II.5. Caucasus Mesolithic

In the Caucasus, at least four regional Mesolithic traditions can be distinguished, linking the late Upper Palaeolithic traditions of foragers with the arrival of a farming economy: the north-east Pontic area, extending to the steppes of the northern foreland; the south-western Imeretian variant; the Trialeti highlands, where communities had access to nearby obsidian sources; and the Dagestan Mesolithic. The Trialetian Mesolithic is probably the best known, representing a wide-spread industry that reached into the Trans-Caspian region, eastern Anatolia and the Iranian Plateau, although there is a lack of absolute dating (Sagona 2017).

The Imeretian culture developed on the slopes of the south-western Caucasus, with an origin in the Gravettian cultures of the region, which maintained contacts with the areas of Syria–Palestine and the Zagros Mountains. The introduction of micro-burin technique and a Natufian retouch, together with the geometric microliths, which appear most frequently in North Africa and the Near East, show an intensification of contacts with the population of Natufian culture of the Levant during the Holocene. At the same time, these new elements reach communities of the north-western Caucasus (Sagona 2017).

Kotias Klde, a karstik cave above the Kvirila River in western Georgia, and the Darkvety rock shelter, forms part of the Trialetian tradition. The lithic industry in Kotias Klde is relatively homogeneous in both types and technology, and comparable industries are found in distant territories, in particular at Ali Tepe in the Elbruz region of Iran, and Hallan Çemi. While a chronology is difficult to establish, it seems that the Trialetian elements appear first at Ali Tepe (ca. 10500–8870 BC), slightly later at Hallan Çemi (ca. 8600–7600 BC) (Sagona 2017).

There is a 1,000–year gap between the Epigravettian tradition of the Dzuzuana Cave and the Mesolithic findings of Kotias Klde, a seasonal camp by then, which suggests the arrival of new peoples, hunters of wild boar and brown bear during the late spring and early summer. In the southern Caucasus, the Chokh variant apparently continues the earliest ceramic tradition, but in Georgia there is a clear distinct period with Neolithic geometrics and the trapeze microlithic. Their diet was mostly composed of mammals, mainly deer (ca. 50%), but also brown bear (ca. 34%) probably mainly for fur and symbolic reasons. Unlike their Upper Palaeolithic predecessors, they did not hunt other ungulates, such as aurochs, steppe bisons, Caucasian tur, and wild horses (Sagona 2017).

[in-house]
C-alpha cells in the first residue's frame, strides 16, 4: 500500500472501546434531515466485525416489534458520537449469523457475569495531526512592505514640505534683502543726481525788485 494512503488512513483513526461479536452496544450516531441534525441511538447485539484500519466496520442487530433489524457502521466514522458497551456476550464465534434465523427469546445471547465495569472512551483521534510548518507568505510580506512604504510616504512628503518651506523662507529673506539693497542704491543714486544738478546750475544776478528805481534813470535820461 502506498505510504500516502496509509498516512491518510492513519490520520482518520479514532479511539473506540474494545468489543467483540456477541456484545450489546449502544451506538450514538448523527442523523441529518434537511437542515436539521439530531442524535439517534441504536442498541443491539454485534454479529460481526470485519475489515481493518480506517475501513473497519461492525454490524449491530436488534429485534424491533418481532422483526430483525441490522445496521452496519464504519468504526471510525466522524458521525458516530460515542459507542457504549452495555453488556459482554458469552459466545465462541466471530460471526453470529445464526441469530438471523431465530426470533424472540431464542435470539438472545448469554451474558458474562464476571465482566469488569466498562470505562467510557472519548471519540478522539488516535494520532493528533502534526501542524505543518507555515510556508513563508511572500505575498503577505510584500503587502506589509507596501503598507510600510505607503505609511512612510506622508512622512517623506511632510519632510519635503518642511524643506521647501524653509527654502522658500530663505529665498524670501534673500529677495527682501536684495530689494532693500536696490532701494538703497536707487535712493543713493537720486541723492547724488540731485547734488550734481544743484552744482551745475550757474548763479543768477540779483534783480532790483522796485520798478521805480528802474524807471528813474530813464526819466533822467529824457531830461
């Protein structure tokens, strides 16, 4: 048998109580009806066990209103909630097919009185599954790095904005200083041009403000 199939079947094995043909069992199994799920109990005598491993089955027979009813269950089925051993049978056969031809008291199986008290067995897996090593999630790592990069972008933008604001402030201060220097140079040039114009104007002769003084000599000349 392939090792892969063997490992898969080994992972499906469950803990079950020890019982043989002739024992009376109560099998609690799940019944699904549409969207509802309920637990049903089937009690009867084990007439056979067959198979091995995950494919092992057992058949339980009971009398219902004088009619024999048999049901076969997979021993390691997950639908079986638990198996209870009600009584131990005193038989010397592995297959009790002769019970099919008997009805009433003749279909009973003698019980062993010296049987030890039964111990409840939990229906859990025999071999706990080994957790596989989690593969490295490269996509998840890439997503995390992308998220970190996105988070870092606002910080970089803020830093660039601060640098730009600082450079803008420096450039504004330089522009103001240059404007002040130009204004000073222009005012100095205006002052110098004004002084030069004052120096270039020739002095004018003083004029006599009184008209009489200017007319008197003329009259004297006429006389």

The Chygai rock shelter, in the northern foothills of the western Caucasus, represents the lithic industry of the north-western Caucasus region. Their technological change is gradual, until the abrupt appearance of geometric microliths, especially trapezes, which mirrors the technological change of Crimea (see §II.3.1. North Pontic steppes). Remains of small mammals like ovicaprids and deer species are predominant in the early period, while larger animals such as bison and wild pig are hunted later on (Sagona 2017).

ii.5. Caucasus hunter-gatherers

Different groups of Caucasus hunter-gatherers with strong differences in admixture emerging in the ancient DNA record support the existence of multiple small populations living in partial isolation, probably helped by the region’s orography. This is evidenced e.g. by the signs of recent consanguinity of the Mesolithic individual from Satsurblia; by the existence of a prehistoric genetic and cultural barrier around the Caucasus Mountains (Wang et al. 2019); and by the partial continuity of ancestral Y-chromosome and mtDNA haplogroups into the modern population of the southern Caucasus (Jones et al. 2015).

Close cultural contacts of the Imeretian culture linking the southern Caucasus and the Zagros Mountains probably reflect an ancient, Upper Palaeolithic network that allowed for the spread of ANE ancestry in the mainly AME-like population of the region, possibly through expanding Q1a2-M25 lineages from West Siberia. This is supported by its modern distribution in eastern Europe and central Asia, with a higher frequency in the Iranian Plateau under Q1a2a-L712 subclade (formed ca. 14300 BC, TMRCA ca. 11300 BC), apart from ancient samples in Aleutian Islanders, ancient northern Athabaskans, and in a sample from Cukotkan Ust’Belaya culture (Flegontov et al. 2016), as well as its estimated expansion ca. 10000 BC (Grugni et al. 2019). The resurgence of a fully ANE-like individual of Q1a2-M25 lineage in the Lola culture during the Bronze Age proves the persistence of small, isolated ANE-like populations in the Caucasus since the arrival of these migrants.